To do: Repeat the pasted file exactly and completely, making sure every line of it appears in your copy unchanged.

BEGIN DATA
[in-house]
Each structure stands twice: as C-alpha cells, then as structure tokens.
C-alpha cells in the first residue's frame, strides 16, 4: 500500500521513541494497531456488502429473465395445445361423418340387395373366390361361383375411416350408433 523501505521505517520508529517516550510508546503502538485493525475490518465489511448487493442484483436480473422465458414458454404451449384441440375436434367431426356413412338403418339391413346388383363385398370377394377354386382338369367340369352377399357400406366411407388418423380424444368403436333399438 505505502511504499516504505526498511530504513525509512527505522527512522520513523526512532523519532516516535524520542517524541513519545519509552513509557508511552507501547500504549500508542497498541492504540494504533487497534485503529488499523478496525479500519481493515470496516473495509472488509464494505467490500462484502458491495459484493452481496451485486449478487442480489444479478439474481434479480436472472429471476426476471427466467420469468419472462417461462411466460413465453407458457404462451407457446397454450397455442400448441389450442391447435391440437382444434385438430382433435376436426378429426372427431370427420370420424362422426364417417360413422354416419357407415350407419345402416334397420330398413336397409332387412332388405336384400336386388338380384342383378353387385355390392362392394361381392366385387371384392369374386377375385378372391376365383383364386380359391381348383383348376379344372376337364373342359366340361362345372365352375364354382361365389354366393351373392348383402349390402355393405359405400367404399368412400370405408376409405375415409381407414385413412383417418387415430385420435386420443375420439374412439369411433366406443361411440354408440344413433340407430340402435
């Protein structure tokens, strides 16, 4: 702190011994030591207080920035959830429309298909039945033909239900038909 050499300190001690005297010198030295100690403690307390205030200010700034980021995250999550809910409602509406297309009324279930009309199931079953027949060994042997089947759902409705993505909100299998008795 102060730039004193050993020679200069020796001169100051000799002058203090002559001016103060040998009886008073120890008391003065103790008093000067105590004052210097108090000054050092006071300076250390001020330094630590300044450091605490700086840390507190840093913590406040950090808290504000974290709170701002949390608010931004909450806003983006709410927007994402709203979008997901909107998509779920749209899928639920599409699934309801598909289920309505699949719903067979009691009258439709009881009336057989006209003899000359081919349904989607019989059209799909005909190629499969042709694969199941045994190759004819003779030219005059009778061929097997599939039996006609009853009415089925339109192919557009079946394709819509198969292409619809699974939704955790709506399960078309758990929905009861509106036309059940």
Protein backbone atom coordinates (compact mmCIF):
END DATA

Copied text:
[in-house]
Each structure stands twice: as C-alpha cells, then as structure tokens.
C-alpha cells in the first residue's frame, strides 16, 4: 500500500521513541494497531456488502429473465395445445361423418340387395373366390361361383375411416350408433 523501505521505517520508529517516550510508546503502538485493525475490518465489511448487493442484483436480473422465458414458454404451449384441440375436434367431426356413412338403418339391413346388383363385398370377394377354386382338369367340369352377399357400406366411407388418423380424444368403436333399438 505505502511504499516504505526498511530504513525509512527505522527512522520513523526512532523519532516516535524520542517524541513519545519509552513509557508511552507501547500504549500508542497498541492504540494504533487497534485503529488499523478496525479500519481493515470496516473495509472488509464494505467490500462484502458491495459484493452481496451485486449478487442480489444479478439474481434479480436472472429471476426476471427466467420469468419472462417461462411466460413465453407458457404462451407457446397454450397455442400448441389450442391447435391440437382444434385438430382433435376436426378429426372427431370427420370420424362422426364417417360413422354416419357407415350407419345402416334397420330398413336397409332387412332388405336384400336386388338380384342383378353387385355390392362392394361381392366385387371384392369374386377375385378372391376365383383364386380359391381348383383348376379344372376337364373342359366340361362345372365352375364354382361365389354366393351373392348383402349390402355393405359405400367404399368412400370405408376409405375415409381407414385413412383417418387415430385420435386420443375420439374412439369411433366406443361411440354408440344413433340407430340402435
């Protein structure tokens, strides 16, 4: 702190011994030591207080920035959830429309298909039945033909239900038909 050499300190001690005297010198030295100690403690307390205030200010700034980021995250999550809910409602509406297309009324279930009309199931079953027949060994042997089947759902409705993505909100299998008795 102060730039004193050993020679200069020796001169100051000799002058203090002559001016103060040998009886008073120890008391003065103790008093000067105590004052210097108090000054050092006071300076250390001020330094630590300044450091605490700086840390507190840093913590406040950090808290504000974290709170701002949390608010931004909450806003983006709410927007994402709203979008997901909107998509779920749209899928639920599409699934309801598909289920309505699949719903067979009691009258439709009881009336057989006209003899000359081919349904989607019989059209799909005909190629499969042709694969199941045994190759004819003779030219005059009778061929097997599939039996006609009853009415089925339109192919557009079946394709819509198969292409619809699974939704955790709506399960078309758990929905009861509106036309059940």
Protein backbone atom coordinates (compact mmCIF):